Wednesday, April 30, 2008

Inside the digital image

While uploading pictures earlier this month from my digital camera, the program stalled. One of the files had downloaded, and it looked like this.

Thanks to a minor malfunction, I got to take a peek at the layers of a digital photo. I thought it might have been just strings of zeros and ones, but it's actually quite colorful.

He said his name was William...

I was out yesterday afternoon doing what felt like investigative journalism. It turns out that one of our "homeless next" characters, who we were profiling for an audio slide show isn't who he seems to be.

He gave us an elaborate story -- intricate and fascinating -- but when I went to meet him (as scheduled) at his job in Ozone Park, he and the address he gave me could not be found. He had mentioned his home address in a previous conversation, so I rushed over to East New York to an admittedly sketchy part of town -- desolate, abandoned warehouses and auto shops slapped against the above-ground subway.

Tom Davis was on the phone navigating me through the unfamiliar streets. But there was no apartment building for the address he gave me. Night was falling and I didn't feel safe wandering aimlessly through the neighborhood.

Tom and I knew he was not the most reliable source. He seldom answered his phone and didn't want his picture taken unless he was well-dressed. Something always seemed a bit off kilter, but I had several, long conversations with him, and asked him some of the same questions over and over again -- his story seemed consistent. Even the soup kitchen director mentioned that he came from Brooklyn to Staten Island twice a week to eat.

He hasn't returned my calls since Sunday. It just shows you that sometimes the best course of action is showing up in person. We could see his address on a Google map, we did a Lexis search and found he used one of the churches as his home address at one time.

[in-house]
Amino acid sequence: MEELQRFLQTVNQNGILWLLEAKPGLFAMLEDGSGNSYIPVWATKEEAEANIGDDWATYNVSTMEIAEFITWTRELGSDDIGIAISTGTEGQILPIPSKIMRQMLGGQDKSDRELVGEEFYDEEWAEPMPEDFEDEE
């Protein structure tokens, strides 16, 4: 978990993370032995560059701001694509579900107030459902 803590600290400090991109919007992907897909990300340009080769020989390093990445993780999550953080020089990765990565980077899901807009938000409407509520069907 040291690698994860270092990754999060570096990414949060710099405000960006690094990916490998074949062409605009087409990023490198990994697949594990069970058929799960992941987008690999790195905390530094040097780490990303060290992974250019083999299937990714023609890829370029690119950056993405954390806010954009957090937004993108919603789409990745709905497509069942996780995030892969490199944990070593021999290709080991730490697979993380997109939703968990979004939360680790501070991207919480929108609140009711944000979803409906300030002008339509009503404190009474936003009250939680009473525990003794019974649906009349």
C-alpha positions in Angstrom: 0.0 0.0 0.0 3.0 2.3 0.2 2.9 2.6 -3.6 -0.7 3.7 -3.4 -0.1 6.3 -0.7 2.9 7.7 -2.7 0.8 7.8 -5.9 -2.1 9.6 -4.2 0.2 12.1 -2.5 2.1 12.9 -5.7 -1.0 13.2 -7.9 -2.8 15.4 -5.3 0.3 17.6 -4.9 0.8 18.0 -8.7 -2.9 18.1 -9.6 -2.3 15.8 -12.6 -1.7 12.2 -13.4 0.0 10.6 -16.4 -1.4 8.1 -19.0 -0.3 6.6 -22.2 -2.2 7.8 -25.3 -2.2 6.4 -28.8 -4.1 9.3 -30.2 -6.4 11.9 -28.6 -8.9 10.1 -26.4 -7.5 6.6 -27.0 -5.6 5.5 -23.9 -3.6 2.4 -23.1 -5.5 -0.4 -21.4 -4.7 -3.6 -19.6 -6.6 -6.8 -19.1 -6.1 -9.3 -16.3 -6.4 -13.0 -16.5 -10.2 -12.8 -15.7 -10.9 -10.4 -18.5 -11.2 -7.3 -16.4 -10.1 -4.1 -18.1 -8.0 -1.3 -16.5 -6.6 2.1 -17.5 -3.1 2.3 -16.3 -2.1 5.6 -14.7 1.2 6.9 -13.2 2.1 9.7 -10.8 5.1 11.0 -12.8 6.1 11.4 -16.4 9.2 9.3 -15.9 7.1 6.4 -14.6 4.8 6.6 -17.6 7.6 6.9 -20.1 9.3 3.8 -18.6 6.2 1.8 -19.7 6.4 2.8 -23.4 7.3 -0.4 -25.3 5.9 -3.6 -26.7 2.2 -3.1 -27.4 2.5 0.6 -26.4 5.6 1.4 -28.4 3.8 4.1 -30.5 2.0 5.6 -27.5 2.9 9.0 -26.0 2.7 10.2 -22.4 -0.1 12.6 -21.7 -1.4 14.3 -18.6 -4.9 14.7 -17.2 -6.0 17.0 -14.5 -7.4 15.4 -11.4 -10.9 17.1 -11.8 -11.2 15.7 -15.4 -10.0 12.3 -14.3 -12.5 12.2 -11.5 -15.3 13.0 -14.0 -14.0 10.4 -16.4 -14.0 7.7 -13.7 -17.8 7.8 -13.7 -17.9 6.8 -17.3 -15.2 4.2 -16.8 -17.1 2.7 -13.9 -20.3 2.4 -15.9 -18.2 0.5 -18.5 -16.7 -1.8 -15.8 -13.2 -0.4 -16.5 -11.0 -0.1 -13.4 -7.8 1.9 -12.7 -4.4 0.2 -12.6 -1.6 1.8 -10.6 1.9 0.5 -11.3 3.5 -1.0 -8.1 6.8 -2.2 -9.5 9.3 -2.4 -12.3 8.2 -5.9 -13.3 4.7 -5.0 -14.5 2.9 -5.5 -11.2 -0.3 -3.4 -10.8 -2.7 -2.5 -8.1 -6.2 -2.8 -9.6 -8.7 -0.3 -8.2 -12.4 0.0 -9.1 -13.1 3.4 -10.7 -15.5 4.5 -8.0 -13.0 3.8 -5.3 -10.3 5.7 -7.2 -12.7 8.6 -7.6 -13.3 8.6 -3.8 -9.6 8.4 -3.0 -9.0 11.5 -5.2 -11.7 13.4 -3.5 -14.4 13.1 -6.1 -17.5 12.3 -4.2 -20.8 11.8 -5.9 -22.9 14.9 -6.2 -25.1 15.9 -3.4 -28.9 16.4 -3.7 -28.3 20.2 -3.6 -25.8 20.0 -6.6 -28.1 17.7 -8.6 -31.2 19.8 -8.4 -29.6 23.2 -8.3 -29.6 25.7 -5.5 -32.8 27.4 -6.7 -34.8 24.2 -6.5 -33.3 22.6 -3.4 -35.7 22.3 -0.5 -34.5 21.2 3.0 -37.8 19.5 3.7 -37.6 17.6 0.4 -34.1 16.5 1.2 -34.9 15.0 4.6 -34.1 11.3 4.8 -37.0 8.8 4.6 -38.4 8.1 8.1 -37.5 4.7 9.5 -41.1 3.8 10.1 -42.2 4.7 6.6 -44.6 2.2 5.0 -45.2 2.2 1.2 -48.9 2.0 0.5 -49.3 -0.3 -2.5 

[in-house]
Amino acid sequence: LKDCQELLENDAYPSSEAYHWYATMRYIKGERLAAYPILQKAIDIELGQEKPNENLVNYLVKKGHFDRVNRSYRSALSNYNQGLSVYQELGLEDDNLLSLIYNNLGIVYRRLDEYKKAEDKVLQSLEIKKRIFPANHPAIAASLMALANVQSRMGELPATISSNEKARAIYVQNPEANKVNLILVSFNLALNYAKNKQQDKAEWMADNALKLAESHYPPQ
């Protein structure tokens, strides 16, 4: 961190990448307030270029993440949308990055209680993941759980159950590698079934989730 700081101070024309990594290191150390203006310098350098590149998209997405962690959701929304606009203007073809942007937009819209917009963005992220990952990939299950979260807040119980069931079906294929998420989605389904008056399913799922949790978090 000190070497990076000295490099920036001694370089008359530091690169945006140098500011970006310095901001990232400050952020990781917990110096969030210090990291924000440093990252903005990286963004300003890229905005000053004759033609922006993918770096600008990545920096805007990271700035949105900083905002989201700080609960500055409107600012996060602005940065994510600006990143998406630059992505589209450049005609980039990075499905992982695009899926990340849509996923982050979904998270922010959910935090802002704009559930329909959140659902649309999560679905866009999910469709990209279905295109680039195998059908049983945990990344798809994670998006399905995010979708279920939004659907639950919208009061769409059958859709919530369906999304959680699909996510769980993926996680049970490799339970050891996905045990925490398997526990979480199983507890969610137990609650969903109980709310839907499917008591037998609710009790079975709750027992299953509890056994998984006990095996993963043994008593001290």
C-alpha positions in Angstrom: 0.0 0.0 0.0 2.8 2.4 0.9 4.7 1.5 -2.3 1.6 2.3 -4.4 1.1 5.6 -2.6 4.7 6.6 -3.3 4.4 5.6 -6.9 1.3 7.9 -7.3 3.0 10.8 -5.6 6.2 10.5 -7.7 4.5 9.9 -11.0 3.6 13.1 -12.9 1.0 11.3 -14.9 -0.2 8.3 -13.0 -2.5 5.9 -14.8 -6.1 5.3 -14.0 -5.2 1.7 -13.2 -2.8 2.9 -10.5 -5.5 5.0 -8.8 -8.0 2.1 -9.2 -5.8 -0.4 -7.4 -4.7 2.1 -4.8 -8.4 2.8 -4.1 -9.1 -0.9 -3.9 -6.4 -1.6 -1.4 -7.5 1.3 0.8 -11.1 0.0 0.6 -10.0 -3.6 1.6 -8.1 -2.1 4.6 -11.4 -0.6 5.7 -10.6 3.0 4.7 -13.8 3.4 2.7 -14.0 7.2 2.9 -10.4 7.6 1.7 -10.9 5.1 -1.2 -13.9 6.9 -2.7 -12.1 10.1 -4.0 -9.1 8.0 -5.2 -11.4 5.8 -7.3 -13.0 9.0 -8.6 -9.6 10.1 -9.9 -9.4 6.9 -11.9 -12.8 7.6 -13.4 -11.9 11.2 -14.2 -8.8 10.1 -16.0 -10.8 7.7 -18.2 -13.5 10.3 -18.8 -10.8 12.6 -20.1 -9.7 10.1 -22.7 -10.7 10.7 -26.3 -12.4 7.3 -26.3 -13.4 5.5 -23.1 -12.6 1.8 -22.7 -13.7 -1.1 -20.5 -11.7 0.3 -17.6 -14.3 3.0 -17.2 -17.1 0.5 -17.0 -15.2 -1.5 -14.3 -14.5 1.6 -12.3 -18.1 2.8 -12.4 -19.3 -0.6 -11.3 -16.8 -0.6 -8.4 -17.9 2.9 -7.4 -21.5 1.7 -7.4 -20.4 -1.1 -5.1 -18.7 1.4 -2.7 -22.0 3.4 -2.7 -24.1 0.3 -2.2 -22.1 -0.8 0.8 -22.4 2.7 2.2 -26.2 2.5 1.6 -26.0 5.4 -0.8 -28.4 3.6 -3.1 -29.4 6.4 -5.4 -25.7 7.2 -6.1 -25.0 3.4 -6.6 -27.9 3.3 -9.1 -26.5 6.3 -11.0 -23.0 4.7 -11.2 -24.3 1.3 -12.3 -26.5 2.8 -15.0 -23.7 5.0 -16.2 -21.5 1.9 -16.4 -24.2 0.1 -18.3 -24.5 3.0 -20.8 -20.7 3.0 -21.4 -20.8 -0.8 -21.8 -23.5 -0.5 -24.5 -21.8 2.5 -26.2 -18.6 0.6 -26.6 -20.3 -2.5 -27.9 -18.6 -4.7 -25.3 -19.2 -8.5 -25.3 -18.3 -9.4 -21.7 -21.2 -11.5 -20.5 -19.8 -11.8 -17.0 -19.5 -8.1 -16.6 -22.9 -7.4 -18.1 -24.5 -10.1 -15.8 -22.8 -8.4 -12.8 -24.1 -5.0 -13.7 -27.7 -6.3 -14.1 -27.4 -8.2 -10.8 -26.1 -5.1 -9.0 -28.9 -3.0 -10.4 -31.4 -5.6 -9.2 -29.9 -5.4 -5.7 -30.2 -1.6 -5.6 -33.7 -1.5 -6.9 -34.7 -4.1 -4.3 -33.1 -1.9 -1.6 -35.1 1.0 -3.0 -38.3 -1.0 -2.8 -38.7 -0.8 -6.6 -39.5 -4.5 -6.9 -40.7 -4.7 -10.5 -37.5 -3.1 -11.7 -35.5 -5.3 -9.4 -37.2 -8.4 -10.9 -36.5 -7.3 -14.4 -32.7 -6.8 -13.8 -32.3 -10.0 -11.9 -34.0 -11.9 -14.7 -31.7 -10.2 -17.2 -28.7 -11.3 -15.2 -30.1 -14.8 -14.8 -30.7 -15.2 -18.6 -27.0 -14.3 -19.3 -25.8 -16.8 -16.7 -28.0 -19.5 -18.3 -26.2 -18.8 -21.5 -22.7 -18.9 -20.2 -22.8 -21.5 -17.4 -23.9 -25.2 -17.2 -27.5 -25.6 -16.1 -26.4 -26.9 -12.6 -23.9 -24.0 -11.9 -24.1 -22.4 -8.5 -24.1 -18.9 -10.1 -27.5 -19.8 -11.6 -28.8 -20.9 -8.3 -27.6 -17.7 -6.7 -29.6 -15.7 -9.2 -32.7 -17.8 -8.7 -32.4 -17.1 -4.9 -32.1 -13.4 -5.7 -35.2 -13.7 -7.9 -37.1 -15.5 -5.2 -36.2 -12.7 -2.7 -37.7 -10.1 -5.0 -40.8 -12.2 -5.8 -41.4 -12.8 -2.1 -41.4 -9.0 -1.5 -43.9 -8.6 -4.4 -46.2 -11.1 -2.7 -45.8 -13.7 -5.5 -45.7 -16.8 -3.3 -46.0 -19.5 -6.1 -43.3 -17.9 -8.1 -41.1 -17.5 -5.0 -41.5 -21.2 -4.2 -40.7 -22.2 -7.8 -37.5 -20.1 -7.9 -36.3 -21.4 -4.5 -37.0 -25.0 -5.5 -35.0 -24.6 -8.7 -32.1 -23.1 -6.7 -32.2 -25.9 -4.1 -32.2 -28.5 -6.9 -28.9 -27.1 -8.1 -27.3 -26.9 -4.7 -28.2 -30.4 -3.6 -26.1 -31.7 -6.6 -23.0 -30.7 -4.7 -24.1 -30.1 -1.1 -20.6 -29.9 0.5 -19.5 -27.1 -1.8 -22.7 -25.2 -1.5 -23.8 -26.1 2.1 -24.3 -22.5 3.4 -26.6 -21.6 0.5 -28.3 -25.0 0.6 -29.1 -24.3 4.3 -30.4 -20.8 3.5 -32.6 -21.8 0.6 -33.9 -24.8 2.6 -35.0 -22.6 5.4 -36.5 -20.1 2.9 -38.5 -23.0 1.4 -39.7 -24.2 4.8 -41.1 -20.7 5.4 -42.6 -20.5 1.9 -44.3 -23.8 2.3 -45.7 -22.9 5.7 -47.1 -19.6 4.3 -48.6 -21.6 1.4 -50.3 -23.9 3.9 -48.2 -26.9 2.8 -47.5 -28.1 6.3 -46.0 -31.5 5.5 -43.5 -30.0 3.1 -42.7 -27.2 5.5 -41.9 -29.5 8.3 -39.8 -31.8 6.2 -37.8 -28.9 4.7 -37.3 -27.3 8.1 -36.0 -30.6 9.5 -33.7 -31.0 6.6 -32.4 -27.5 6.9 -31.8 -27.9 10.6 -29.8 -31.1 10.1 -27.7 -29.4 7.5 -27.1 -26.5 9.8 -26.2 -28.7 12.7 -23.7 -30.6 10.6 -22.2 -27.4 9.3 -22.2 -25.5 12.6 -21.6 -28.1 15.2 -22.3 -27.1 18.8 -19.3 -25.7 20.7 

But, his story doesn't seem to check out.

(Thank you, Shoe Leather. Love, Lisa)

Staten Island's hillside blues

Blending in to the wet, dank yet little-known underside of suburban Staten Island. Courtesy of ace photog MC Soft Focuz.

The Image of "Image"

So far, this is the best image that speaks to the theme of "image." Ironically, at the time, Sydney and I felt it was a failure as we did not manage to convince the subject, Cara Benedetto, to consent to having her photo taken. She did however, agree to pose with her image on her book, and we accepted it as a consolation.

Looking back, this a good depiction of an artist who calls herself the (name TK: something like non-image)

Saturday, April 26, 2008

Foto Friday — Tips #5, #6, and #7

By MC Soft Focuz (Illustration credit: Dave Burdick)

Tip #5 — Shoot a lot

Most people think that good photographers just go out and take good pictures. As the famous French photographer Robert Doisneau once said, "If I knew how to take a good photograph, I'd do it every time."

The usage ratio is very low, especially for action. Taking the roller derby photos as an example, to take the three photos you see on this post, I shot over a thousand photos over six hours in total over two sessions.

Step one: Take lots of shots to find the best place to shoot (best background, where the action happens, etc.)
Step two: Take lots of photos in the same place as people roll past.
Step three: Pan with the action.

I showed my contact sheets in class, which one should never do, as it gives away the magic. Ask me to show you sometime if you missed it.

Tip #6 — Don't Chimp

Definition: Chimping is a term originating from sports shooters. After each play, all the photographers on the sidelines look at their LCD screens simultaneously, and make the noise, "Ooh, ooh, look I got the photo."

Don't chimp. Ever.

When you next go out shooting, notice when other photographers chimp. If you look in front of them, there is almost always something interesting happening, when subjects let their guard down after the photographer stops looking at them through the camera.

Tip #7 — Becoming Invisible

I first watched Alex Majoli, one of the most famous photographers in the world, become invisible. It was the most amazing sight. It took me four years to replicate that, but when I photographed a man at the Puerto Rican day parade flashing women passers-by, I knew I had achieved the power of invisibility.